It is well acknowledged that nutritional status of adolescent girls is an important determinant of health outcomes.2,4,8,10–12 Hence, it is important to improve nutritional status of adolescent girls.

More than half of girls (57.9%) in our study population belonged to the category of early adolescence phase (10–14 years of age) and nearly half (42.0%) were late adolescence phase (15–19 years of age). The study revealed that more girls in the early adolescence phase had low BMI (64.62%) compared to girls in the age group of 15 to 19 years (35.84%) based on WHO standards. These findings are similar to earlier studies.21–23

In the present study, more than a quarter (34.2%) of the adolescent girls were out-of-school, and about 4% of adolescent girls had no formal education. Educational status was not significantly associated with underweight among adolescent girls, which was not in sync with an earlier study conducted in Maharashtra and Pondicherry,12,24 secondary analysis of the National Family Health Survey 425 and a recent study conducted in Northern Ethiopia26 and South West Ethiopia.27

About 19.6% of adolescent girls had low BMI (<-2SD). This prevalence is lower than the prevalence of underweight in Gujarat (28.5) and the national average (28.9%) reported in CNSS report.28 A study conducted in rural Gujarat by Trivedi et al in 201629 reported under-nutrition was in nearly half of the sample (46.3%). Similarly, studies conducted in West Bengal,30 Himachal Pradesh,14 Maharashtra,31 Assam23 reported higher prevalence of underweight (49%, 33%, 55%, 49.4%). Some studies conducted in developing countries24,26,27,34,35 also reported a higher prevalence of underweight among adolescent girls. These studies were conducted at different times using different standards with different cut-off points to assess the prevalence of underweight, overweight, and obesity.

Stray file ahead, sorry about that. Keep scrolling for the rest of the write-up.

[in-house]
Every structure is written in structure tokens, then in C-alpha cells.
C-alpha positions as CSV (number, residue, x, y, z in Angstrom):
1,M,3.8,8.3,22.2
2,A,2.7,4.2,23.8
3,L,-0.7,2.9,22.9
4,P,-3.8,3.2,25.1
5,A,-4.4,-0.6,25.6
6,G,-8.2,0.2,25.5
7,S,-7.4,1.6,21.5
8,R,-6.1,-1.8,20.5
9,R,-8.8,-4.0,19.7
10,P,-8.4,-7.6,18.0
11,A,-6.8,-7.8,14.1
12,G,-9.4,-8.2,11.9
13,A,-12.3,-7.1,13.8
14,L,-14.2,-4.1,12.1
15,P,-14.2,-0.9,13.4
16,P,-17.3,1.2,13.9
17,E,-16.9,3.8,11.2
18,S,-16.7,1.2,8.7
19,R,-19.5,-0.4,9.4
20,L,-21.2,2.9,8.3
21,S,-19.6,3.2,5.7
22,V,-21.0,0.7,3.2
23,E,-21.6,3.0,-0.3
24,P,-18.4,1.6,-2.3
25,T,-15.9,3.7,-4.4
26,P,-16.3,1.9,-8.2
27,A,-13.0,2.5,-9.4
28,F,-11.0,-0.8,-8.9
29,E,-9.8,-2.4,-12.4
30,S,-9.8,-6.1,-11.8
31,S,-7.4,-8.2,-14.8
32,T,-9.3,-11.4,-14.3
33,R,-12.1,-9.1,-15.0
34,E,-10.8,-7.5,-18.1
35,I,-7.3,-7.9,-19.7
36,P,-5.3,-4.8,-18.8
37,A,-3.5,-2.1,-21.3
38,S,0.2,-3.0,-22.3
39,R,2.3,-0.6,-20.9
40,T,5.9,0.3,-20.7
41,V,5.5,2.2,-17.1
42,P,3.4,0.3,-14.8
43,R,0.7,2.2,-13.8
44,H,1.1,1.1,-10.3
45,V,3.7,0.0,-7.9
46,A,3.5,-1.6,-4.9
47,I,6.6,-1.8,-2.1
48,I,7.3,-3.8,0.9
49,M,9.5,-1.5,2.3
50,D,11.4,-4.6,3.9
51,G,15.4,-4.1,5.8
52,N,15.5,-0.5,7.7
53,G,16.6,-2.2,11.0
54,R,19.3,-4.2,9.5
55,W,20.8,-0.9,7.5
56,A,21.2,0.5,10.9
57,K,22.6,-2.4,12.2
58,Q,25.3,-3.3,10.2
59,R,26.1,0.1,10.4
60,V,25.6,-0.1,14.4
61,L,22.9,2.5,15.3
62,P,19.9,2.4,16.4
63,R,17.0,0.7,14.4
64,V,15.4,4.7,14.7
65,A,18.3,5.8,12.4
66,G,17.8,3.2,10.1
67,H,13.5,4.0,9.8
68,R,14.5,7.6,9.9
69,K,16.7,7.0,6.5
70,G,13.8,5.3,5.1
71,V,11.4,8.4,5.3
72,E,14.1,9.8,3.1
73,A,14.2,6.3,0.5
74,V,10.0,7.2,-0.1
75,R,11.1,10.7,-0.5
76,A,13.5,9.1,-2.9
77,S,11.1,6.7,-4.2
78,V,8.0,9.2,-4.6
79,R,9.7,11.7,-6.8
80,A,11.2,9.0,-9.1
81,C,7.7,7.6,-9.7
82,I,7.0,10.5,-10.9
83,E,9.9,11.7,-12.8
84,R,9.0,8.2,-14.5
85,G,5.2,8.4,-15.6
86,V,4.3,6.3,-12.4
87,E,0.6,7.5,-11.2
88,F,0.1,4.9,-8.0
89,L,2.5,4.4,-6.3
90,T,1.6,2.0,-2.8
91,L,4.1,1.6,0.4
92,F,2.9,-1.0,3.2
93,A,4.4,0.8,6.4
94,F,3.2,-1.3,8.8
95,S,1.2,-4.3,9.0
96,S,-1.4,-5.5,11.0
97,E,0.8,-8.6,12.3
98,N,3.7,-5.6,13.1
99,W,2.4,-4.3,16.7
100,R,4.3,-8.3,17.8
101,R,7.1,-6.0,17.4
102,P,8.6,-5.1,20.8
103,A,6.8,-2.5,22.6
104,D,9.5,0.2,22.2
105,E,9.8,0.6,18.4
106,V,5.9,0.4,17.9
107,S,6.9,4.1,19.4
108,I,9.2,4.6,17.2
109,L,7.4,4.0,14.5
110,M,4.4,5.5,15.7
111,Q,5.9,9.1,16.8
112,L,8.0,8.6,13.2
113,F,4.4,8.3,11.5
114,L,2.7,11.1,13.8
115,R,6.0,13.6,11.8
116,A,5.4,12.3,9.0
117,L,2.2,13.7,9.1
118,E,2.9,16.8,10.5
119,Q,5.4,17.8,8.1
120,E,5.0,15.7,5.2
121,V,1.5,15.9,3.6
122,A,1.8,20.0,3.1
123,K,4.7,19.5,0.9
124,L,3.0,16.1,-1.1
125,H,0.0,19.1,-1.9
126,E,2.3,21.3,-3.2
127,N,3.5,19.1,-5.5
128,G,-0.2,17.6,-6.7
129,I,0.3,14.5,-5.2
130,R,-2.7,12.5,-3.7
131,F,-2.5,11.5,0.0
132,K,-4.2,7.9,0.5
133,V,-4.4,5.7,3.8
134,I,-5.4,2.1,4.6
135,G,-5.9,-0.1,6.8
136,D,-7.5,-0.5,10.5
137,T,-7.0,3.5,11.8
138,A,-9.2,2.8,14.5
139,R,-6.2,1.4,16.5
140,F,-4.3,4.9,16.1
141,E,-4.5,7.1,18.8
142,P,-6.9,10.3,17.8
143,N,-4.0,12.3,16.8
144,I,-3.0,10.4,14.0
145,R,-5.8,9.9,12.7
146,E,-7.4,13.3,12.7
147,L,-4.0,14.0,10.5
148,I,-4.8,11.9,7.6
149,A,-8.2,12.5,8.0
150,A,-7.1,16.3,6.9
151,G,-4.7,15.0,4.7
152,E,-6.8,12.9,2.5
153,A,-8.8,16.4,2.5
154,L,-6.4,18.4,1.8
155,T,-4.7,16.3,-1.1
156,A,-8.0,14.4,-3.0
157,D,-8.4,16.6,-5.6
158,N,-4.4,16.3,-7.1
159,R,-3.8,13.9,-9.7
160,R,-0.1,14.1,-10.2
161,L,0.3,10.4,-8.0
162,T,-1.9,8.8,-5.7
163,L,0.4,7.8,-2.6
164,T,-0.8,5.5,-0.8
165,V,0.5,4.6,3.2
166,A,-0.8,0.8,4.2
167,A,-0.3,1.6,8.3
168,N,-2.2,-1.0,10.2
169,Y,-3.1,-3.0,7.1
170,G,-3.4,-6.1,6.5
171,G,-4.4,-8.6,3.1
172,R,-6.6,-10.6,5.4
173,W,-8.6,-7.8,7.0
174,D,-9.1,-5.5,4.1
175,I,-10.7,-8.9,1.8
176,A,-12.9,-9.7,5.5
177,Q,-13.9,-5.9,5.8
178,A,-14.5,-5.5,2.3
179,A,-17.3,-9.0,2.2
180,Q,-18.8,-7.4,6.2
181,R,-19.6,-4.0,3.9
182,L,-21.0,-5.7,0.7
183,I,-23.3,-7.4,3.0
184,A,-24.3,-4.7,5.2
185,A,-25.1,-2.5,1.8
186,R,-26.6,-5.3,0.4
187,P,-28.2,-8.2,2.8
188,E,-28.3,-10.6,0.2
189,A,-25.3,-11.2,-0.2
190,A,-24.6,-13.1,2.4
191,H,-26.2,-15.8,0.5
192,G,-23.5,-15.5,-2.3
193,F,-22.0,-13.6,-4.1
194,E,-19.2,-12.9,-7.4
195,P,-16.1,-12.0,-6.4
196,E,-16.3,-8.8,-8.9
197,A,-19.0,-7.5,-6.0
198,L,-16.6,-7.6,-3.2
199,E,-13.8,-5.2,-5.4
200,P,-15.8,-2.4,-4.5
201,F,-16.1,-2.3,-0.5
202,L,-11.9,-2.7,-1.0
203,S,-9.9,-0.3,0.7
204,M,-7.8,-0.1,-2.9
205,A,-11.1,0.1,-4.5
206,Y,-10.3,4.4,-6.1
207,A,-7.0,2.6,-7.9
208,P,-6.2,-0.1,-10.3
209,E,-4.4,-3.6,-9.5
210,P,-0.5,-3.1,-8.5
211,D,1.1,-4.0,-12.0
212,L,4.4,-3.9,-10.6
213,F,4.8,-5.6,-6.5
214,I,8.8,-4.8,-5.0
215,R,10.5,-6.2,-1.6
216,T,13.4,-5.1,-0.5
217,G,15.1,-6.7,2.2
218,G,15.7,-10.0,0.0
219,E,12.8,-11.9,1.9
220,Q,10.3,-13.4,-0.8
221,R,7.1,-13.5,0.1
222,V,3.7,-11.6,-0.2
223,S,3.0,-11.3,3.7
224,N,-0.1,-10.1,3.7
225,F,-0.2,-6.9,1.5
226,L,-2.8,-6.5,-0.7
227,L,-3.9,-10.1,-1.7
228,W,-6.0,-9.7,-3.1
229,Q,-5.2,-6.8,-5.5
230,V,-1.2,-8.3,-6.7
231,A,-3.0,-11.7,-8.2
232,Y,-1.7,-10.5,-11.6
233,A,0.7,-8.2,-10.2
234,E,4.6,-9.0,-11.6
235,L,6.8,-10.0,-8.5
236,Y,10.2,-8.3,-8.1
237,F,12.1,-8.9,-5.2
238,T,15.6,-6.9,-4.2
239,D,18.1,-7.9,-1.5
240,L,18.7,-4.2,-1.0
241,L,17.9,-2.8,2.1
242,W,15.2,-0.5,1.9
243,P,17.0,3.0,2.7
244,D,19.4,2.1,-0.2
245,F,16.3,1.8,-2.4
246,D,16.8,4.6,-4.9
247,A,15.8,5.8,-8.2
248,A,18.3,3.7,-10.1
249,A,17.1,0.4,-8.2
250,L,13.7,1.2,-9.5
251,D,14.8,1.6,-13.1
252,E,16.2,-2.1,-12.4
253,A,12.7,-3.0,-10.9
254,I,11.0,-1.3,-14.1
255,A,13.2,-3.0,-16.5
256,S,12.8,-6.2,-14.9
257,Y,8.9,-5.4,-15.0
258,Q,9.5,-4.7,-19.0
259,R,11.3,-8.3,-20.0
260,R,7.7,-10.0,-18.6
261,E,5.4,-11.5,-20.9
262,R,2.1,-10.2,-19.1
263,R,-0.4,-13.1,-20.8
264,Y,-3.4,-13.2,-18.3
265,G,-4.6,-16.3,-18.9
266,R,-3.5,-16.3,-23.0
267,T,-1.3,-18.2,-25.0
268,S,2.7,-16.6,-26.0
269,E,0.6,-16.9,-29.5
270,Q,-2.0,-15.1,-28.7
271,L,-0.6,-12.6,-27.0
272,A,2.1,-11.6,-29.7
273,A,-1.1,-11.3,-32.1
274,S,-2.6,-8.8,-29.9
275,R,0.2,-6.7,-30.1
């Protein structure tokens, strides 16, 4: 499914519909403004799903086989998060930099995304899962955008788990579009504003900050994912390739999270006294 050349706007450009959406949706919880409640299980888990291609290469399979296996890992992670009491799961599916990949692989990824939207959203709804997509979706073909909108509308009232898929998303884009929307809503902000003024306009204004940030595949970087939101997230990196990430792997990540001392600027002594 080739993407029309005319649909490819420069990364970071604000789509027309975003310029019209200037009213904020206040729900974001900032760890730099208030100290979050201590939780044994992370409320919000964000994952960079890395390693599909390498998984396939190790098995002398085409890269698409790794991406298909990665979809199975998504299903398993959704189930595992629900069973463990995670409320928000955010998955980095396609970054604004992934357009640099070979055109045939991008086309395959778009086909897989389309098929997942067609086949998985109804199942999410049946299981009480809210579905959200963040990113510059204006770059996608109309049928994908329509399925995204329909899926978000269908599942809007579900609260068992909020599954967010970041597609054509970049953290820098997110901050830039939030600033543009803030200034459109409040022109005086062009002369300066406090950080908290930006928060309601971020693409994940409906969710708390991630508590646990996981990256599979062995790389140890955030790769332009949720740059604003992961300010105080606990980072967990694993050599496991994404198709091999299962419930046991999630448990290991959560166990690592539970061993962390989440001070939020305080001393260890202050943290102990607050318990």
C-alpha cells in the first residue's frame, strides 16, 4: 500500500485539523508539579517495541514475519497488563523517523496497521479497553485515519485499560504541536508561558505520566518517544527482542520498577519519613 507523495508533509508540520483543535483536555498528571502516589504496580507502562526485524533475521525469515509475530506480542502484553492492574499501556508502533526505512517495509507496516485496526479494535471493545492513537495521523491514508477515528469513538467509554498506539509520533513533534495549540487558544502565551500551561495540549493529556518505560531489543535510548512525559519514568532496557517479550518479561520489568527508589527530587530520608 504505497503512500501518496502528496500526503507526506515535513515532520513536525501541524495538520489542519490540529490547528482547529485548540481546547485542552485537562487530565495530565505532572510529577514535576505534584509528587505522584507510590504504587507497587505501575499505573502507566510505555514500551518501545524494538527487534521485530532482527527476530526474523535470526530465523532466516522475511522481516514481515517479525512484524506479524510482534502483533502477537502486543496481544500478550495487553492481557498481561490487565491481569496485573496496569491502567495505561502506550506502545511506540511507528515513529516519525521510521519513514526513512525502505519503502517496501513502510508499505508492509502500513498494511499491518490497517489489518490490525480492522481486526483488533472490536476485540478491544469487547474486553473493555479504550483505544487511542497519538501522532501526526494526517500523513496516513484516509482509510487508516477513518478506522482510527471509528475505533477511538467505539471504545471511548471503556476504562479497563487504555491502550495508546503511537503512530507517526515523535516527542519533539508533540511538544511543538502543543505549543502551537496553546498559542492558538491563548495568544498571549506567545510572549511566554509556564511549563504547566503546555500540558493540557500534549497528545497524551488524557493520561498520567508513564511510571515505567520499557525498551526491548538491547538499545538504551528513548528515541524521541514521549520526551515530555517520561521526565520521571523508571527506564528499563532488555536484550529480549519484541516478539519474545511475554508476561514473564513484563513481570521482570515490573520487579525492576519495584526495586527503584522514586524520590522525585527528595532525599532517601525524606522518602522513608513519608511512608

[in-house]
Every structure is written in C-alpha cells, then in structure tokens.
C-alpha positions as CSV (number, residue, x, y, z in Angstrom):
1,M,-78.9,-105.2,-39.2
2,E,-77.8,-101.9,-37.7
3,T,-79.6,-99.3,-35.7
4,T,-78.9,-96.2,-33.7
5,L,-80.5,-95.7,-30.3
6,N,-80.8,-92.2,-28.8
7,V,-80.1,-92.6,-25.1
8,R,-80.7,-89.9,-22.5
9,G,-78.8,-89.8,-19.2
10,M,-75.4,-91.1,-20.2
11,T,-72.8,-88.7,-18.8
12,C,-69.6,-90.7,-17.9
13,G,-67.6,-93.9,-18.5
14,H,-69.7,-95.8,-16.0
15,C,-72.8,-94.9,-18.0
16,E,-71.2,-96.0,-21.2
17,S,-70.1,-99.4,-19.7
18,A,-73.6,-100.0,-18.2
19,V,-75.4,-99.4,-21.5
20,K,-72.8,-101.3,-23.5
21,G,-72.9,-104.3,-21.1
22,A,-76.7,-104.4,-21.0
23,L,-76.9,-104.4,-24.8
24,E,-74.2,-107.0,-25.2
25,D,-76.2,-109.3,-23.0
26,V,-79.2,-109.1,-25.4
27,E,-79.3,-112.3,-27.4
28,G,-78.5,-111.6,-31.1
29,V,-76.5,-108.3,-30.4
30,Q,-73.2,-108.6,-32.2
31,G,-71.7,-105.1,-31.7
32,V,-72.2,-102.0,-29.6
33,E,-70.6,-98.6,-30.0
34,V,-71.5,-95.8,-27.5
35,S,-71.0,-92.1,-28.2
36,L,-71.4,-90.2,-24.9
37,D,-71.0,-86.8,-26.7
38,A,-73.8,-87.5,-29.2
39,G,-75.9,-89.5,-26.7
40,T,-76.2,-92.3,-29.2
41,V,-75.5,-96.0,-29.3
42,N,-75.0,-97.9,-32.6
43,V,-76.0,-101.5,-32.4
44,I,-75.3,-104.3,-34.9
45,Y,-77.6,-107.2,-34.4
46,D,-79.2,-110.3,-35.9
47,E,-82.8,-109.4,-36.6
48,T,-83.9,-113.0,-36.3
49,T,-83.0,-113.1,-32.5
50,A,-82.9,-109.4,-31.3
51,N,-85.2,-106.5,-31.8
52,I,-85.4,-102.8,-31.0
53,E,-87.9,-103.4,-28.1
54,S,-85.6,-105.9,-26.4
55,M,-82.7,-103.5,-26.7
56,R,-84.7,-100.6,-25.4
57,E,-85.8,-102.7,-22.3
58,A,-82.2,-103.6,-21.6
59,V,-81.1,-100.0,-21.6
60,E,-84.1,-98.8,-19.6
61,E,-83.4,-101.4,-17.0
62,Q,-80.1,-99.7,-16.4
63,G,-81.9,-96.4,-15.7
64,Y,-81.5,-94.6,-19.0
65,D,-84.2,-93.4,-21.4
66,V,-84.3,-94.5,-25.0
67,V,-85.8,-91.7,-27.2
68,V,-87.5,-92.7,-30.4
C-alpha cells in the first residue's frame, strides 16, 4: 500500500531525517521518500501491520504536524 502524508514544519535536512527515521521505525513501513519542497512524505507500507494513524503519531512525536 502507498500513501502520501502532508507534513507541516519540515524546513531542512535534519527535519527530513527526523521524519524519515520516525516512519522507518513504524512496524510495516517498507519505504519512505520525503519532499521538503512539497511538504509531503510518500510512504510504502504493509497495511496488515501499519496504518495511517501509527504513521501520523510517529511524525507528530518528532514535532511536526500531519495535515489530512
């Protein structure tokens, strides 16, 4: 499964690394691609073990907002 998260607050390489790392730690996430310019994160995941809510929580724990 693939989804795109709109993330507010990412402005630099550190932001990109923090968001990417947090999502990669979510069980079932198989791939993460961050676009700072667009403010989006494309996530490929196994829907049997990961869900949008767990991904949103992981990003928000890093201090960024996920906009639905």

Findings of the present study indicate the need for improving the nutritional status of adolescent girls. To improve nutritional status, various programs like adolescent health programme, Weekly IFA tablet Supplementation (WIFS), Rashtriya Kishor-Kishori Swasthya Karyakram (RKSK) and Poshan Abhiyan have been implemented. However, the present study showed poor uptake of these services. Various studies from Gujarat highlighted a high prevalence of underweight, ranging from 29.4% to 58.9% and poor service uptake of the health and nutrition services.29 Future studies should explore socio-cultural factors for lower malnutrition in Dev Bhumi Dwarka and understand barriers for adolescent girls in accessing nutritional and health services.

Various studies14,24,27,32–36 have reported a significant association of socio-demographic parameters like age, economic status, schooling status, family type, geographic locations, caste, knowledge, hygiene and sanitation practice with underweight. However, in the present study, only age, number of family members, knowledge, and use of toilet were statistically associated with BMI categories among adolescent girls. Although other factors were not statistically significant in the present study, their influence on the nutritional status of adolescent girls cannot be denied.

Adolescent nutrition should be prioritized with adequate improvement in the standards of living and timely health education. As Varma et al37 rightly pointed out, anemia is preventable disease and can be avoided by early screening and modification of diet. Thus, imparting knowledge about disease and its prevention should be made a thrust area in fight against anemia in adolescent. The fortification of diet along with supplementation of iron and folic acid for adolescent should be included in specific program in India.